So, in light of all of my recent angst and the ever-mounting signs from the universe that I should finally get my divorce proceedings started, I am making an appointment with a mediator for next week!!!
It’s been over four years since my husband dropped the bomb and after countless, sometimes humorous, more often pathetic, attempts to salvage my marriage, I am finally ready.
I’m terrified. But the lure of autonomy and being “actually divorced” instead of perpetually “about to be divorced” is too strong to resist.
This is going to get interesting.
Will I end up living in my parents’ house? Will I move to a new city? Will work opportunities magically appear because I’m finally on the right track? Will my ex use our kids as emotional pawns? Will it get worse before it gets better?
I have no idea. But I’m going to hang on tight and plow ahead. And I’m going to continue to share my journey here so that I can have an outlet and work through it and especially so that you or whomever can get a good laugh or cry out of it. And maybe someone will read and relate and chime in.
I’m happy to report that my weekend from hell paid off. It was a small victory. My son learned a little about his powers of self-restraint, boundaries and the importance of staying connected in real life and not just electronically. I can’t say he has transformed. No, he had a tantrum last night and woke up a grumpy 10 year old this morning. But, hey, I wasn’t planning on a miracle, I just wanted to imprint on him that I am not a spineless, waffling, sap who will cave in every time. Continue reading →
You want to make your life exceedingly challenging? Do what I just did. Ban your child from accessing electronics for an entire weekend. Oh yeah, this was necessary. The original offense was playing on his ipad behind my back before his designated time. His original punishment was just “no more electronics for the day,” but the subsequent tantrum (including expletives, door slamming and extreme face contorting) led to a prolonged moratorium.
We parents have to watch what we say when we are punishing our kids. I had plenty of moments of regret over the past few days, starting with 5:30 a.m. yesterday when my son woke me up (my one morning to sleep in) and proceeded to vacillate between whining, stomping and protesting and cuddling, crying and professing contrition. I finally gave up on any hope of going back to sleep when he began pacing back and forth at the foot of my bed and chanting, “I’m on strike, I’m on strike…”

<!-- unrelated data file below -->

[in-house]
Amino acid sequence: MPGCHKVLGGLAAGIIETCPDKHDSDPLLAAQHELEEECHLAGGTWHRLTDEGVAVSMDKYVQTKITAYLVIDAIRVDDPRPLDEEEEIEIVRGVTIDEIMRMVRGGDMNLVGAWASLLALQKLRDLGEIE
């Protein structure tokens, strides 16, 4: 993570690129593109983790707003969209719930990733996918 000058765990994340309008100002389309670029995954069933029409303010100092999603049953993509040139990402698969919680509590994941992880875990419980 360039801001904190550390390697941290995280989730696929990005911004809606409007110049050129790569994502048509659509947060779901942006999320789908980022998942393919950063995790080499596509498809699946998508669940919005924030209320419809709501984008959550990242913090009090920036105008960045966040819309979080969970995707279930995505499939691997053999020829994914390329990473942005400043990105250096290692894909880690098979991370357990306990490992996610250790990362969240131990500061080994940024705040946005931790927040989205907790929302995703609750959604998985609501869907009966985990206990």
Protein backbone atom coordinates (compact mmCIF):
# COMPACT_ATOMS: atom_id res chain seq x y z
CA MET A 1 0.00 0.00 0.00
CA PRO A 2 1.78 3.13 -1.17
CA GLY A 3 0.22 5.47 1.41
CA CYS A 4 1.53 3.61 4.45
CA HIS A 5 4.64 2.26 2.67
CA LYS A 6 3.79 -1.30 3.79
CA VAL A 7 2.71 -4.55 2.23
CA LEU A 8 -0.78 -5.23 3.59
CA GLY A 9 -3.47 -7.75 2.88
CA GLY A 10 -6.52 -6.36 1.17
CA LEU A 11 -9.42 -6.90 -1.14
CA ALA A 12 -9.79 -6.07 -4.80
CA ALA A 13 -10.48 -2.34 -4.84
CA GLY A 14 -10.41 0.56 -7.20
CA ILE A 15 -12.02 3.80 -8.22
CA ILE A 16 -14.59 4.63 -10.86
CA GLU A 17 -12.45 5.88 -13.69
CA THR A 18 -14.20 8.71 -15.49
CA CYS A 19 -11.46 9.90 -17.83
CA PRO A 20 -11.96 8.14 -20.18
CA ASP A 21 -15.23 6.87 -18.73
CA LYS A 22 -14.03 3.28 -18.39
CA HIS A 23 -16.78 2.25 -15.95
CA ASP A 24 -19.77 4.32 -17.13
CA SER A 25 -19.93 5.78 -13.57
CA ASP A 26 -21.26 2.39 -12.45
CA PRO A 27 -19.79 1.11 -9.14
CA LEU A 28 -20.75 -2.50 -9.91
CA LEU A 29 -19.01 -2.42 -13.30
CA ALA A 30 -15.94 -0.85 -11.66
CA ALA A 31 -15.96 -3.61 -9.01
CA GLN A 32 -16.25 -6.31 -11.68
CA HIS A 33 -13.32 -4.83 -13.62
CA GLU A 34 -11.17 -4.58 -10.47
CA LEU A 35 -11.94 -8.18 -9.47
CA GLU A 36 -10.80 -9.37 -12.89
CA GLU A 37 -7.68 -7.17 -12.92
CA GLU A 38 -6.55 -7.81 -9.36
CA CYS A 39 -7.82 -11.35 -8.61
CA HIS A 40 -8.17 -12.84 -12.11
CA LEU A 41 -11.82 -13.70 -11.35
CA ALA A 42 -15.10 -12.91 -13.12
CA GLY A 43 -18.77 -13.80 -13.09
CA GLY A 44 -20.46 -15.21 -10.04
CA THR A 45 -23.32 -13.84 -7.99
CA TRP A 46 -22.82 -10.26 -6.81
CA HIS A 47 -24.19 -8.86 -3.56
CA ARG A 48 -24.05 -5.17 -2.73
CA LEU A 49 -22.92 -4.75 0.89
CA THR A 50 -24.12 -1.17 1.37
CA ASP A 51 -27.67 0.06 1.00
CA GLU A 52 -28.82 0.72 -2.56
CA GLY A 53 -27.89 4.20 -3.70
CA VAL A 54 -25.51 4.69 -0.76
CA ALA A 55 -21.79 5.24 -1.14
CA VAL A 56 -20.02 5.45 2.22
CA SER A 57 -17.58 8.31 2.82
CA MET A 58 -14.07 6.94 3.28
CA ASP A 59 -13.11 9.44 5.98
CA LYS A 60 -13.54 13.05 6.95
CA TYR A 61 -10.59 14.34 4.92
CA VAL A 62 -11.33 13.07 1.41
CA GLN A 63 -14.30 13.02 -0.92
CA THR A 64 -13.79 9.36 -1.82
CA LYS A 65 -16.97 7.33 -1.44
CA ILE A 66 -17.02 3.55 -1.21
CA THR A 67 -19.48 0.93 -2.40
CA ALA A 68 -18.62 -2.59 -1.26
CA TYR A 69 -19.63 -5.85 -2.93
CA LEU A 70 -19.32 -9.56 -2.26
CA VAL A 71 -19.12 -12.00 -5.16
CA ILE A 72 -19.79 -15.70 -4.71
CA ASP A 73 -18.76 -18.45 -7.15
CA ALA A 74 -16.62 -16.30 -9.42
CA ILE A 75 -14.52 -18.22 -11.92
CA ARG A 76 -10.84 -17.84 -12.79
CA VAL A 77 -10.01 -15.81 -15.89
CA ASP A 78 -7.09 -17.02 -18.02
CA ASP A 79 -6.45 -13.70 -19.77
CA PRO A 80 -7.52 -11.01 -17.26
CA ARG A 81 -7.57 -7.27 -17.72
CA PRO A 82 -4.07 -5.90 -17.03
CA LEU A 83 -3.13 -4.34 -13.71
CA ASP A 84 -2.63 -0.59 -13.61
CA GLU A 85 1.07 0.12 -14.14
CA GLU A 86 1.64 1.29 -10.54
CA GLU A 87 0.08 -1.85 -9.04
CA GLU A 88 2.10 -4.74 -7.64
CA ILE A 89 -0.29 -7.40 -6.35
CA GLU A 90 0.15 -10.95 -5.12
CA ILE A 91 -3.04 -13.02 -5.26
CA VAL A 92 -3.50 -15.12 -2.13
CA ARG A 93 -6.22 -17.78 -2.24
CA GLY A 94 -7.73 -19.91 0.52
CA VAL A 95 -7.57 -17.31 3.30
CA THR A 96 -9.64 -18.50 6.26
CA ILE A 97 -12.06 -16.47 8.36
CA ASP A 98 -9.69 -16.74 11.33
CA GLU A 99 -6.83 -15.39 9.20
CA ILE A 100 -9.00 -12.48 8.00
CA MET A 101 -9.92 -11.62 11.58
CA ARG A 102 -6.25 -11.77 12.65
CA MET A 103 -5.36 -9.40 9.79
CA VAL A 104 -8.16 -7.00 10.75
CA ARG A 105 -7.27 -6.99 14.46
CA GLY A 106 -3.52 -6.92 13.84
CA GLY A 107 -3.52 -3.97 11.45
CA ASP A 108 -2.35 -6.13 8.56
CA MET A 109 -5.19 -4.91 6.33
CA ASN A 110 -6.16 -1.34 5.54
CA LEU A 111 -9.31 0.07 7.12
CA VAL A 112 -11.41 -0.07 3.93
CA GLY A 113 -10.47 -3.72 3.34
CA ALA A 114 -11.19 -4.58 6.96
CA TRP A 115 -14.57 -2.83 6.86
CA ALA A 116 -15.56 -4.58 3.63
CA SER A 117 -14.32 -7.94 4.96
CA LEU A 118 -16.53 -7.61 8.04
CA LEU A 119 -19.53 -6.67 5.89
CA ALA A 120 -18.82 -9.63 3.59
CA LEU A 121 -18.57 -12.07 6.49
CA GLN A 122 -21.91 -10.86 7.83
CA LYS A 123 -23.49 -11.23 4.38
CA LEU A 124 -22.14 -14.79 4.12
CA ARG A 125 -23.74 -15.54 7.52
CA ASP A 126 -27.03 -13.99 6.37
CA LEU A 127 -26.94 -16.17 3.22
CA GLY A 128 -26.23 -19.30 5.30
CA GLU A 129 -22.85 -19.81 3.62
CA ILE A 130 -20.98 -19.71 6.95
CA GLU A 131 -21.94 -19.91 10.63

We’ve all had our hearts broken, haven’t we? Where our chests throb with pain and the agony of withdrawal renders us useless, doomed to a life (though thankfully temporary) of holing up in our beds, eating ice cream (or in the worst cases, not eating at all). Continue reading →
In a comment made on my post Children Need Their Fathers…Duh!, D.A. Wolf of Daily Plate Of Crazy mentioned our “happiness’ culture.” This got me thinking about the quagmire that anyone in the midst of trauma finds ourselves in. We all know the platitudes. We know that everything works out in the end and that a good attitude is key, but we also can’t repress and deny the genuine pain and dis-ease we experience when faced with huge life changes that include upheaval and loss.
Probably the primary triggers of my acute phases of depression have been my realizing that I have failed to stay positive and graceful, I have failed to provide a utopian environment for my children, I have failed to “manifest” all that I desire for my children. This sense of failure is an abusive vacuum that in an instant sucks all hope and innovation out of me. I have learned to recognize when it’s happening and immediately shift my focus. Still most days I ward off feelings of inadequacy not just for failing to create the stable life for my children that I had envisioned but also for failing to buck up cheerfully and be a TEDxTalk sensation by now. Continue reading →
I’ll admit, when my kids’ dad said he was leaving me and hitting the road, my first impulse was to hoard my children, shield them from their dad’s apparent mid-life crisis, and start a new life without him. I shoved that feeling down and never acted out or impeded his ability to see them. It just so happens he literally left the country for new career opportunities and adopted a nomadic lifestyle. It wasn’t long after his departure that I was on the phone begging him to please come home and help manage the emotional fall out that our separation was having on our kids. Continue reading →
My neighbor/friend/comrade in overwhelmed parenthood-ness, likes to say, as the sun sets on our block, “it’s wine o’clock.” This is broadcast to me via a yell from down the street, a text message or a whisper accompanied by the removal of wine from her fridge and distribution into our glasses. For her, an appropriate wine glass. For me, a shot glass (or as she calls it, “a thimble”). I feel like a midget drinking from my tiny wares. But my petite frame renders me an undignified lightweight. Even though I only partake once in a while, those nights are a little mellower, a little funnier, a little closer to manageable. With a little imbibing our veils come off, I learn more about her wilder, thinner, more exciting days and she learns more about mine. It’s a bonding thing. So, why not drink more or at least more often? Continue reading →